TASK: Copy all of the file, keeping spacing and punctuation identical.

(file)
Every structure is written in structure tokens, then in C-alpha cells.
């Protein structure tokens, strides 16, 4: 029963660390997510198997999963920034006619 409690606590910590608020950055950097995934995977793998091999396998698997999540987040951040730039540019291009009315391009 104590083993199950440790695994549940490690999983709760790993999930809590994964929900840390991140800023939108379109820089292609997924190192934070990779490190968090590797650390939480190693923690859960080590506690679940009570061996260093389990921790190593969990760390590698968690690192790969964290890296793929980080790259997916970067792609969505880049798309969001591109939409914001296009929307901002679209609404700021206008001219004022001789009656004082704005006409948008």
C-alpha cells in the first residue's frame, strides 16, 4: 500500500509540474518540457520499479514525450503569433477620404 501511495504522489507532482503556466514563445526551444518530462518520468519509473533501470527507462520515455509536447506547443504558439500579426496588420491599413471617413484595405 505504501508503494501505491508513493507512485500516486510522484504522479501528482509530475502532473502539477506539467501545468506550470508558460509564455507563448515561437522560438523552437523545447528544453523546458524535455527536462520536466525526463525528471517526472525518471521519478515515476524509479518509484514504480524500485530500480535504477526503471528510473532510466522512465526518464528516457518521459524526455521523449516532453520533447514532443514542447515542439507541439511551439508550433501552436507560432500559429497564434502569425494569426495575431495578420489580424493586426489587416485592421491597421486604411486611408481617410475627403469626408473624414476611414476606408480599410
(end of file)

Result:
Every structure is written in structure tokens, then in C-alpha cells.
């Protein structure tokens, strides 16, 4: 029963660390997510198997999963920034006619 409690606590910590608020950055950097995934995977793998091999396998698997999540987040951040730039540019291009009315391009 104590083993199950440790695994549940490690999983709760790993999930809590994964929900840390991140800023939108379109820089292609997924190192934070990779490190968090590797650390939480190693923690859960080590506690679940009570061996260093389990921790190593969990760390590698968690690192790969964290890296793929980080790259997916970067792609969505880049798309969001591109939409914001296009929307901002679209609404700021206008001219004022001789009656004082704005006409948008």
C-alpha cells in the first residue's frame, strides 16, 4: 500500500509540474518540457520499479514525450503569433477620404 501511495504522489507532482503556466514563445526551444518530462518520468519509473533501470527507462520515455509536447506547443504558439500579426496588420491599413471617413484595405 505504501508503494501505491508513493507512485500516486510522484504522479501528482509530475502532473502539477506539467501545468506550470508558460509564455507563448515561437522560438523552437523545447528544453523546458524535455527536462520536466525526463525528471517526472525518471521519478515515476524509479518509484514504480524500485530500480535504477526503471528510473532510466522512465526518464528516457518521459524526455521523449516532453520533447514532443514542447515542439507541439511551439508550433501552436507560432500559429497564434502569425494569426495575431495578420489580424493586426489587416485592421491597421486604411486611408481617410475627403469626408473624414476611414476606408480599410